Kondratyuk learned of a competition to design a large wind power generator for the Crimea, sponsored by Sergo Ordzhonikidze, then People's Commissar for Heavy Industry. With fellow exiled engineers Pyotr Gorchakov and Nikolai Nikitin, Kondratyuk submitted a design for a 165 metre (500 ft) high concrete tower supporting a four-bladed propeller with a span of 80 metres (240 ft) and capable of generating up to 12,000 kW. In November 1932, Ordzhonikidze selected this design as the winner and invited the team to meet with him in Moscow before sending them to Kharkov to finalise the design and supervise its construction. While in Moscow, Kondratyuk had the opportunity to meet Sergei Korolev, then head of the GIRD (Soviet rocket research group). Korolev offered Kondratyuk a position on his staff, but Kondratyuk declined, fearing that the scrutiny he would come under the NKVD would reveal his true identity.

Kondratyuk, Gorchakov, and Nikitin worked on the wind power project for the next four years until Ordzhonikidze's mysterious death in 1937. Overnight, the project was deemed to be too expensive and dangerous and was shut down, the tower only half-built. Nikitin would later use what he had learned on this project when he designed the Ostankino Tower in the 1960s. Meanwhile, the men went to work on designing smaller wind turbines (in the 150-200 kW range) to power farms. During this time, Kondratyuk learned of the arrest of Korolev on charges of treason for wasting time on designing spacecraft. He immediately decided to divest himself of his own copious notes on the subject. The former neighbour in Novosibirsk who had nursed him back to health after his episode of typhus agreed to take his notebooks and eventually took these to the United States when she escaped there with her daughter following World War II. He also sent a copy of his published work to the Tsiolkovsky museum in Kaluga.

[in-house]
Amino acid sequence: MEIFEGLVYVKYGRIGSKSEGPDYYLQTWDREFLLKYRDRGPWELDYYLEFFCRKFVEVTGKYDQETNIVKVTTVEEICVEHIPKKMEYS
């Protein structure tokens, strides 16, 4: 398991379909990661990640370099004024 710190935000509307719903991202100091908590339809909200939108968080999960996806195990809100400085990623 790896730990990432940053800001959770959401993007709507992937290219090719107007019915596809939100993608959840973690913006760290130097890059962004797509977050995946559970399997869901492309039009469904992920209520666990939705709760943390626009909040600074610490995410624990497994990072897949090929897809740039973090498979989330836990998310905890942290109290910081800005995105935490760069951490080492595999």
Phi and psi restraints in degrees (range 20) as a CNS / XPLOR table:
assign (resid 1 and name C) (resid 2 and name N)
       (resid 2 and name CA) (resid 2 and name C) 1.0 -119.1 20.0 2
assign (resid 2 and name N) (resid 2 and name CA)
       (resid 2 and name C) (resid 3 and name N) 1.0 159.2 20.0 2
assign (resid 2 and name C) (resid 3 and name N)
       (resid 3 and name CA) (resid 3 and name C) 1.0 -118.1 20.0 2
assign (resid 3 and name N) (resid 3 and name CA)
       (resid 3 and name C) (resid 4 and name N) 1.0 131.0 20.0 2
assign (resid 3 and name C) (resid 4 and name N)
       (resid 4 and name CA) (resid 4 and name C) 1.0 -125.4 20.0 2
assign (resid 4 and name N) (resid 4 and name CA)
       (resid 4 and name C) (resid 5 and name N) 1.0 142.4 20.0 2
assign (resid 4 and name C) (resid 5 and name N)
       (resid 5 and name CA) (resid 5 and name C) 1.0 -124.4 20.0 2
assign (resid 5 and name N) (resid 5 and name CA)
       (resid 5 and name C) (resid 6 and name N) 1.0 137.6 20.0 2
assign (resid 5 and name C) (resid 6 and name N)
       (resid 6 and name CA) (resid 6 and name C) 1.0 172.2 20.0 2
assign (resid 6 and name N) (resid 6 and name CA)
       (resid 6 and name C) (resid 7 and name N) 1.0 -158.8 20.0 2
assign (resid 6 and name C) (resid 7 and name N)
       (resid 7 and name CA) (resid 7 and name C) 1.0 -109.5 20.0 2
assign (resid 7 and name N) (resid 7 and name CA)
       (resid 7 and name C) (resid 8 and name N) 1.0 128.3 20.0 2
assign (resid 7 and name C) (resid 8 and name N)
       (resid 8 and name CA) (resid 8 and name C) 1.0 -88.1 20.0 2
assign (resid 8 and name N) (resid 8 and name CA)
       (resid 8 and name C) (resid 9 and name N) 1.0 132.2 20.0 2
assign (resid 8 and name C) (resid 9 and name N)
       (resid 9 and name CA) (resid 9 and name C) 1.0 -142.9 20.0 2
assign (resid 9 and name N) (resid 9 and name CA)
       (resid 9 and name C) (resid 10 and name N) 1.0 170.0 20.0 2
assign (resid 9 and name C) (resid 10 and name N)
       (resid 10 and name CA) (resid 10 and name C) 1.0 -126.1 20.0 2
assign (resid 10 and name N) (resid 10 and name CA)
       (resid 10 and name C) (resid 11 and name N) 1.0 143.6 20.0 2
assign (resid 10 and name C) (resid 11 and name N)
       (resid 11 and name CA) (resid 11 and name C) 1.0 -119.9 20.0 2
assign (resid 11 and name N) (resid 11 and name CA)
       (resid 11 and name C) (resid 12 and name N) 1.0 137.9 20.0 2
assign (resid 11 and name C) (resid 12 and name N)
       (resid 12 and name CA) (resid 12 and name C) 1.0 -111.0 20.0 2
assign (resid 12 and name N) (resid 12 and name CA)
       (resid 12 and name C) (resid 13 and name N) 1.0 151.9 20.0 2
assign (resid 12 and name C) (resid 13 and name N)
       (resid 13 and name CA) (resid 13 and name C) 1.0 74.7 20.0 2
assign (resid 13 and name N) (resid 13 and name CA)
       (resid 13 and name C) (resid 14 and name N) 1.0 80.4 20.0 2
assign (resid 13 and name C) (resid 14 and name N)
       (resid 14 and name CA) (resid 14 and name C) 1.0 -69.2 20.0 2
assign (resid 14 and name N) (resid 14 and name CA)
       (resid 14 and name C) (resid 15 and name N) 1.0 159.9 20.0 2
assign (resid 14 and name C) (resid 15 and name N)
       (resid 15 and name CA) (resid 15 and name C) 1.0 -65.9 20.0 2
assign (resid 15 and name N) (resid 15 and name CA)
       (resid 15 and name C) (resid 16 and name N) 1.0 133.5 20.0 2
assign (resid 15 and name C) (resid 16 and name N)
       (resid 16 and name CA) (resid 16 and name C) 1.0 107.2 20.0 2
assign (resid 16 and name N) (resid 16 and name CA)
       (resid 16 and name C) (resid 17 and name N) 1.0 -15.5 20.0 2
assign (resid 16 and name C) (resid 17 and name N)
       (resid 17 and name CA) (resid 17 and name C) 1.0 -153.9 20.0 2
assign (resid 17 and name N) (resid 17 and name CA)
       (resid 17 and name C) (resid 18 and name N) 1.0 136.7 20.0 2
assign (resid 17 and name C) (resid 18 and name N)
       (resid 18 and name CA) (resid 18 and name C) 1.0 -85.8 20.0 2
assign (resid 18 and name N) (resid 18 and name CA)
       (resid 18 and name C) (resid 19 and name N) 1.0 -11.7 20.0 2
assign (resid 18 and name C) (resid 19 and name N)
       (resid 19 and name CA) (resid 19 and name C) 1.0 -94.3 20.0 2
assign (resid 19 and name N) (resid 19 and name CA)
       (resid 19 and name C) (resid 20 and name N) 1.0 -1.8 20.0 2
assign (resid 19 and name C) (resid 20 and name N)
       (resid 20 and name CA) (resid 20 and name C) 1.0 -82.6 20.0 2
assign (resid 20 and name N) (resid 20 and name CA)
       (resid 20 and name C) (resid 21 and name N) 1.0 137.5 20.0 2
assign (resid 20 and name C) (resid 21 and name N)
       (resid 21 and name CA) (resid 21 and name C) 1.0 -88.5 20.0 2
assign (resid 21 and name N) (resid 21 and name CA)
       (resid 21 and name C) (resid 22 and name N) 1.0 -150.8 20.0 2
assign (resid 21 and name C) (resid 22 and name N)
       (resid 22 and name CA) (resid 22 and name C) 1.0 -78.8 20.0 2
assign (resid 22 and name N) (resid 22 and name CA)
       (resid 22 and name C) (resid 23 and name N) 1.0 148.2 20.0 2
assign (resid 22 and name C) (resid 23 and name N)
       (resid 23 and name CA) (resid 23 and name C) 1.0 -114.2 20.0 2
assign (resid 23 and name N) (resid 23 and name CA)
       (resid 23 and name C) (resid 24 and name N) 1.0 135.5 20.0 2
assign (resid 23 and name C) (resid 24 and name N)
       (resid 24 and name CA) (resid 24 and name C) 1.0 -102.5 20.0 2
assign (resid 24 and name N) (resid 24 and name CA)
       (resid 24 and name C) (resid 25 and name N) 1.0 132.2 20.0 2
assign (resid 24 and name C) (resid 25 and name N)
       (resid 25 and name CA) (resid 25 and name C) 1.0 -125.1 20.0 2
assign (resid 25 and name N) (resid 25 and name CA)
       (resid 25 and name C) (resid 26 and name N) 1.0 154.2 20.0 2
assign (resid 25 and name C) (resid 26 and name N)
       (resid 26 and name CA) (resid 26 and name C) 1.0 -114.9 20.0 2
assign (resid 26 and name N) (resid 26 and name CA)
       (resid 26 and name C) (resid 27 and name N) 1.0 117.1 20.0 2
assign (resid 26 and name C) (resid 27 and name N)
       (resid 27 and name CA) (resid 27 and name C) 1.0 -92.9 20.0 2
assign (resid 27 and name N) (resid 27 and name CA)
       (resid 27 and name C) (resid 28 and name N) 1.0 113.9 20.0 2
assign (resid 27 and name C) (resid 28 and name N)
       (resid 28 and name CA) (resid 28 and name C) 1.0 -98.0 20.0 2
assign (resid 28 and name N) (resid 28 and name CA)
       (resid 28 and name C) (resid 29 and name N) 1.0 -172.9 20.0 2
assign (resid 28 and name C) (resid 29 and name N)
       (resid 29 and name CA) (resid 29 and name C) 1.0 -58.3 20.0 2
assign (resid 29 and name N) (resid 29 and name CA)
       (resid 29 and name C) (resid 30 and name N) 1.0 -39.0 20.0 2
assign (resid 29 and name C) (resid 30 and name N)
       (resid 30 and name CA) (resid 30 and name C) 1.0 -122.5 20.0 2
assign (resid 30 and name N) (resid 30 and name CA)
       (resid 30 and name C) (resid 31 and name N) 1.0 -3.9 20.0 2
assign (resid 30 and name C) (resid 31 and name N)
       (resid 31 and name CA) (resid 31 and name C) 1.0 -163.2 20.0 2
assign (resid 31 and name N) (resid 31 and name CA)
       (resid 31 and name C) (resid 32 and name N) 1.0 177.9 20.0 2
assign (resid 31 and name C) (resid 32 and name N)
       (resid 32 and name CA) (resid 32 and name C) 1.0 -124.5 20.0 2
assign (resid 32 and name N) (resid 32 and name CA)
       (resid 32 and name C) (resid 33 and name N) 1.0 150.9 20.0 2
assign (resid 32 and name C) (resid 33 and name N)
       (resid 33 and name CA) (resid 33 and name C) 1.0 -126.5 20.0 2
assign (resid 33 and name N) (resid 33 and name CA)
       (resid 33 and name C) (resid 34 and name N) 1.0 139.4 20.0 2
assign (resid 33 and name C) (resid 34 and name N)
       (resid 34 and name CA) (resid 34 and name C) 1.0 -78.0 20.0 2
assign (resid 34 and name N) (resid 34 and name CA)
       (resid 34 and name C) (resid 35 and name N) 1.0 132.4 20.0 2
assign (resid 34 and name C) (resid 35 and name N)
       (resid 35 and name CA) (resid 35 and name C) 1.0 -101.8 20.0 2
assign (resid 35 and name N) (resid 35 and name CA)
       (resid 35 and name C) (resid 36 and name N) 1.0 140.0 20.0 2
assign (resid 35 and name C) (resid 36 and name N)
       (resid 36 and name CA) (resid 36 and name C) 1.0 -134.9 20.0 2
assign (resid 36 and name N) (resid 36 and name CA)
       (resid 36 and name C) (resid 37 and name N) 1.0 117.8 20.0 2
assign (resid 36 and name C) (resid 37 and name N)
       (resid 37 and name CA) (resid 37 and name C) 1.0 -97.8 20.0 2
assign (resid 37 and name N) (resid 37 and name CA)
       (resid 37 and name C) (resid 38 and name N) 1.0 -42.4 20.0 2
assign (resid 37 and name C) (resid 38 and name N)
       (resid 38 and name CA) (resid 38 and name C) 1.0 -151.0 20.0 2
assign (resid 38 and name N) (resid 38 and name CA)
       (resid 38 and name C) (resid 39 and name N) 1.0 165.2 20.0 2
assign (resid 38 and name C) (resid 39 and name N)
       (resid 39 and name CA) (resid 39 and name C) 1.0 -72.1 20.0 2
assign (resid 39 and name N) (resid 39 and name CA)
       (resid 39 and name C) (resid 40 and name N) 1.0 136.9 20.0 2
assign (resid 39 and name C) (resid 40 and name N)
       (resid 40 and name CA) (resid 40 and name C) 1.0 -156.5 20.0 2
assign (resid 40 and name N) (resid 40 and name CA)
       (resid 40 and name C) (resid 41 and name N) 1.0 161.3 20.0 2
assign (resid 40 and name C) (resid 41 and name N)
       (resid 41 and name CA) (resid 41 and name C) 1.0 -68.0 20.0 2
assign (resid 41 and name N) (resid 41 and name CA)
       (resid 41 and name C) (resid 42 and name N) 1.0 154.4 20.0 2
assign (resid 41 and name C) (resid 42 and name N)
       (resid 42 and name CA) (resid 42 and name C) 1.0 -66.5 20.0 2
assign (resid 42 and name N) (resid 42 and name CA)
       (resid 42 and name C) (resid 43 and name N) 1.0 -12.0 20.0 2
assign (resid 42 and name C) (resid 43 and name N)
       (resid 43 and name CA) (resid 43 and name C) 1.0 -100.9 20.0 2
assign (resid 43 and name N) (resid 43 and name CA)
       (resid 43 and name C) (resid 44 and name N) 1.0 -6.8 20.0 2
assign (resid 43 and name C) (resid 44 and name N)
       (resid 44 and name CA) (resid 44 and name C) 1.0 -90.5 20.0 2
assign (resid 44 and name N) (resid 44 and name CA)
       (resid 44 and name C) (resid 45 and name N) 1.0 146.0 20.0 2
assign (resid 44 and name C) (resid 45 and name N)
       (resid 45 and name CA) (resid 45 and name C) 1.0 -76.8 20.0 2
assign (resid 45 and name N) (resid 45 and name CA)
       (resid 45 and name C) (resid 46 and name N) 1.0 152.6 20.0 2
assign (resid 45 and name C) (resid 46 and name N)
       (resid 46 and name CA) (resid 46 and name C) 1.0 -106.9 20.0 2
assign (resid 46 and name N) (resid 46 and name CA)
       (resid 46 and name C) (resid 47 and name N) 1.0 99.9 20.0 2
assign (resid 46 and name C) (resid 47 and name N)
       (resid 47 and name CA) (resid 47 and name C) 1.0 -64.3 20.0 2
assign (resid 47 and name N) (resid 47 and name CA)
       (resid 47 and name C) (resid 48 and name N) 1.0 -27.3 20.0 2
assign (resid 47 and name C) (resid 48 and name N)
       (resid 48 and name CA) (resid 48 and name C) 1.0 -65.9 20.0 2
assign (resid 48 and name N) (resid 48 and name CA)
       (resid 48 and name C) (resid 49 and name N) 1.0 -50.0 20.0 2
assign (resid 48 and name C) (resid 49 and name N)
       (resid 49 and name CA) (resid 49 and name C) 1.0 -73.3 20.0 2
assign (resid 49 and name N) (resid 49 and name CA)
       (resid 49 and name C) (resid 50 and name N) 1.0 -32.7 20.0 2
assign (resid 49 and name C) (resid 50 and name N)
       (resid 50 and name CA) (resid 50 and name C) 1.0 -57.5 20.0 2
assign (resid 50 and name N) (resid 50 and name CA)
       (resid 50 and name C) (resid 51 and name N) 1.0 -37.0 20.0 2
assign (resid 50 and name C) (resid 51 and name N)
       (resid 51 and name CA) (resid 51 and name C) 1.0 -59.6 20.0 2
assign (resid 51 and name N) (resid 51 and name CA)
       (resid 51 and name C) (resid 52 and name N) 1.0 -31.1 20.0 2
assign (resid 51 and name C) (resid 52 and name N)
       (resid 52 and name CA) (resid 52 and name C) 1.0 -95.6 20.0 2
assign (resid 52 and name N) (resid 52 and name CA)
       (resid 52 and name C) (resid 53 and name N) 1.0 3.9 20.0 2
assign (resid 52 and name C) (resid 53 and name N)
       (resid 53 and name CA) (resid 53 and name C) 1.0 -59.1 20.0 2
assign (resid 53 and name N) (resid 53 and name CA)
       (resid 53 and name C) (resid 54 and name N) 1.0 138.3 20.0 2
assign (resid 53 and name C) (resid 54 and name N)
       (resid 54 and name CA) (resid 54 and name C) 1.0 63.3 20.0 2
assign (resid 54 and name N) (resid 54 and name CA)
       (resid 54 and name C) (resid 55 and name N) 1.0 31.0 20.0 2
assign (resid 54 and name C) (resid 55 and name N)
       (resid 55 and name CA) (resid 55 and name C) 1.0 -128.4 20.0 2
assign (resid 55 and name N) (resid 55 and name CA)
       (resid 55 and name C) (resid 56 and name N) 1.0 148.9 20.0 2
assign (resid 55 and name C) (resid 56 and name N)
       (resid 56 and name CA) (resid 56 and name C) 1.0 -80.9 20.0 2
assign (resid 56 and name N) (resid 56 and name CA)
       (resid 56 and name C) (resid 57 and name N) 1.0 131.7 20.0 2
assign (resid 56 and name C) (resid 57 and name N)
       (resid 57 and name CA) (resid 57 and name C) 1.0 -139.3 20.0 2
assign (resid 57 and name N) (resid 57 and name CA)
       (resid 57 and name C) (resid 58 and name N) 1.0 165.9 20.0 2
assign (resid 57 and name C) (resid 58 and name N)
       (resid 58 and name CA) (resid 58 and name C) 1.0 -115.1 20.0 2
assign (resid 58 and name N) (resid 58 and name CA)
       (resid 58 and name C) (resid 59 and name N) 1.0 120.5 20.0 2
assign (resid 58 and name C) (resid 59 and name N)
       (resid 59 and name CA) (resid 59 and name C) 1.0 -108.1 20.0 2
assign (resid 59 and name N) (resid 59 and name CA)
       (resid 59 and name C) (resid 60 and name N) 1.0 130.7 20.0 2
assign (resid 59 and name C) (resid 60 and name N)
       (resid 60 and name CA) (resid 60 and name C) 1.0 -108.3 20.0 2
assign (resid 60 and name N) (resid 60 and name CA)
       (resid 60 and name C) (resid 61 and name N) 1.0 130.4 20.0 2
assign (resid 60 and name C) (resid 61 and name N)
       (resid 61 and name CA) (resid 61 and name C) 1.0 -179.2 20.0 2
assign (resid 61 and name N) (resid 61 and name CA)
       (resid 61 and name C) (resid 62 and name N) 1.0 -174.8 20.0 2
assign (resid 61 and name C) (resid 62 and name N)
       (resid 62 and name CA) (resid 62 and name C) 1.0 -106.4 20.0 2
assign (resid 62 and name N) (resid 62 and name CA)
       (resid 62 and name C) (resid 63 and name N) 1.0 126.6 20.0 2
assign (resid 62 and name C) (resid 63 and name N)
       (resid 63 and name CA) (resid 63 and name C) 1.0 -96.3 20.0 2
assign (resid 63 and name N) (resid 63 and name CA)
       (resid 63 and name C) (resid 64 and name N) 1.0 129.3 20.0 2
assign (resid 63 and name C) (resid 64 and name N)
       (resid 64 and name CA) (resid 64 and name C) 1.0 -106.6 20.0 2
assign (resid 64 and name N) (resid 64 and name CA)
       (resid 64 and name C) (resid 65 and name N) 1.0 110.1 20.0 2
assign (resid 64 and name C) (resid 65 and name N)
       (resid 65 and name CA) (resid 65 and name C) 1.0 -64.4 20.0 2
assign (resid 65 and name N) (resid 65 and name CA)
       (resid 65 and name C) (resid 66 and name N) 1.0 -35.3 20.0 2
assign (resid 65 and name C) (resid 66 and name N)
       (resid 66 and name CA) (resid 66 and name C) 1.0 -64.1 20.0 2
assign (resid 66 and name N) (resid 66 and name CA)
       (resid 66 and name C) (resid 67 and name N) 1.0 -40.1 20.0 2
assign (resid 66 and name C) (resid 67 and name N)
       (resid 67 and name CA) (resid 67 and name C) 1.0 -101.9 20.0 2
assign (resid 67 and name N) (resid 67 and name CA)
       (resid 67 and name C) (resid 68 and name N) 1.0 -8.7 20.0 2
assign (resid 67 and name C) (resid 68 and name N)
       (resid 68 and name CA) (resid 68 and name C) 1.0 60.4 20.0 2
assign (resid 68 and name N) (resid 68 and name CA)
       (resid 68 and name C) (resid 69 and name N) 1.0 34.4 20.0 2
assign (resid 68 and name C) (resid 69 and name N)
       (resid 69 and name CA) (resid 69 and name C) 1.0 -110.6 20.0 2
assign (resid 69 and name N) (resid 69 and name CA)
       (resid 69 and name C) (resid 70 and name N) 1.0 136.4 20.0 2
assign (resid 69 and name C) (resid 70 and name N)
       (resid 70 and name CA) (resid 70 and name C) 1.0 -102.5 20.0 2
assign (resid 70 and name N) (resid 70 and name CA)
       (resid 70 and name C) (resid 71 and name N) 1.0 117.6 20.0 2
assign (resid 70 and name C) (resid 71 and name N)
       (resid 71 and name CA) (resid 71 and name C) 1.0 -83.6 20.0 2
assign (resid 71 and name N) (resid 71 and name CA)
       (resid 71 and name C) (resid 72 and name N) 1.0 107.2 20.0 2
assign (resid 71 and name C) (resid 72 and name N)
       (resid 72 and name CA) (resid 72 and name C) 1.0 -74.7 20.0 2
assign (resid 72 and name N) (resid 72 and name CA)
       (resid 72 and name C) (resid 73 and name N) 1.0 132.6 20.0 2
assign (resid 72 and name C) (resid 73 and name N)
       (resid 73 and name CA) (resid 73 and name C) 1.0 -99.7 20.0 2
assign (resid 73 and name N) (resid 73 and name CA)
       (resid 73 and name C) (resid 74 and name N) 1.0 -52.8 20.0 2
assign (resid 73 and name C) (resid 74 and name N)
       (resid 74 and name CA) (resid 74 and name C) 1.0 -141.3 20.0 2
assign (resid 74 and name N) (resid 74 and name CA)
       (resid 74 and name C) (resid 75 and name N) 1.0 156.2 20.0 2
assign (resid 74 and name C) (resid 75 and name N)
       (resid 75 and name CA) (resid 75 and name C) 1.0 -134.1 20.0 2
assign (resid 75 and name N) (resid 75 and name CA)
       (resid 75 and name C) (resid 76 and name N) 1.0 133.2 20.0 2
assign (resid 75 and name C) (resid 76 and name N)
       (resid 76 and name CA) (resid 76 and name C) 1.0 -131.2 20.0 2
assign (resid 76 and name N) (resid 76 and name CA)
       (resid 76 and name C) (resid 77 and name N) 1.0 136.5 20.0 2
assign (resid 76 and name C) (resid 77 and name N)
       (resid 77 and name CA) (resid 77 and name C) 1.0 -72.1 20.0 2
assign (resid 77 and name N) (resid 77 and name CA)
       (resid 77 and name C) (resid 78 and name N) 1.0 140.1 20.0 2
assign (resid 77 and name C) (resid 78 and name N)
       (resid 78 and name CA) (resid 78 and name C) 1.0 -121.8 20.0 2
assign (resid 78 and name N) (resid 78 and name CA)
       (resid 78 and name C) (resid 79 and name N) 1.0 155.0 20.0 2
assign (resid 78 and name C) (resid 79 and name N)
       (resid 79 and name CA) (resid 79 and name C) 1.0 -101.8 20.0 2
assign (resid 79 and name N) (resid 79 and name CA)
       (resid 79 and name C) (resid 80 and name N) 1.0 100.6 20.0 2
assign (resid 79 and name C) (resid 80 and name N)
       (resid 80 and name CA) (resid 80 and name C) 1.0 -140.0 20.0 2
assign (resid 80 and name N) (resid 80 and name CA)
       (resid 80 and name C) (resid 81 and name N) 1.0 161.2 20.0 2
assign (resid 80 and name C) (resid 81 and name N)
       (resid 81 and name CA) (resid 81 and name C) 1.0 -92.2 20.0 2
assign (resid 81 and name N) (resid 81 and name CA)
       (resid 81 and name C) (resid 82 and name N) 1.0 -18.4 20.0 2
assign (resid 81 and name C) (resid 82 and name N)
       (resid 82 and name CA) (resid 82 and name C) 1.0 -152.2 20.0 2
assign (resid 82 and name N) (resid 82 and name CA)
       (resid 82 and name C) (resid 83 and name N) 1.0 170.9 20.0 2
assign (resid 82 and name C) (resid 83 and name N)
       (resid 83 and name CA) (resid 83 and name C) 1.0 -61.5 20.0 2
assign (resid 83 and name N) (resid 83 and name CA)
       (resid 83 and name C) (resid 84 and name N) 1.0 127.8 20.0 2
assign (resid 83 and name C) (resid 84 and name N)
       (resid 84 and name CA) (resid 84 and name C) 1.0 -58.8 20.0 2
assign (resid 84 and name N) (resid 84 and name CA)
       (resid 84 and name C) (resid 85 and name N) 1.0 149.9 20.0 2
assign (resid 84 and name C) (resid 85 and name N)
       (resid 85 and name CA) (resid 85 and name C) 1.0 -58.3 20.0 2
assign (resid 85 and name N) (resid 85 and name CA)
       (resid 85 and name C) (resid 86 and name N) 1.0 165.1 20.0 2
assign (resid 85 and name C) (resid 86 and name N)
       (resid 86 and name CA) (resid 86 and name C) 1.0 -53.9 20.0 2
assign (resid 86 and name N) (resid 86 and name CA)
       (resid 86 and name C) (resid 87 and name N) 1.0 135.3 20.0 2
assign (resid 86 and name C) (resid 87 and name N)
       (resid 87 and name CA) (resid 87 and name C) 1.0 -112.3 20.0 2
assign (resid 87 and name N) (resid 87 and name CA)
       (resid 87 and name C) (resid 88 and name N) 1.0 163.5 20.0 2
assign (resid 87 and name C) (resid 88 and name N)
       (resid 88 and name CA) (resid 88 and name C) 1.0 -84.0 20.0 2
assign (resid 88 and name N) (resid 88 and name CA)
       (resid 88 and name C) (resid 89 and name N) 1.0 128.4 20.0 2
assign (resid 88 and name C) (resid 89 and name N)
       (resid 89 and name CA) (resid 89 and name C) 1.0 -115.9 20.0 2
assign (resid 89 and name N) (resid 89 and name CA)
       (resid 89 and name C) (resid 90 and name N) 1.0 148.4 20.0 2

World War II fighting and death[edit]

Kondratyuk joined the Red Army as a volunteer in June 1941 and died in 1942 near Kaluga. The exact circumstances of his death are not known. His unit was involved in heavy fighting against the Nazis in October 1941, and October 3 is sometimes given as the date of his demise. Evidence collected in the 1990s suggests that he disappeared in January or February 1942 while repairing a communications cable at night near Zasetski.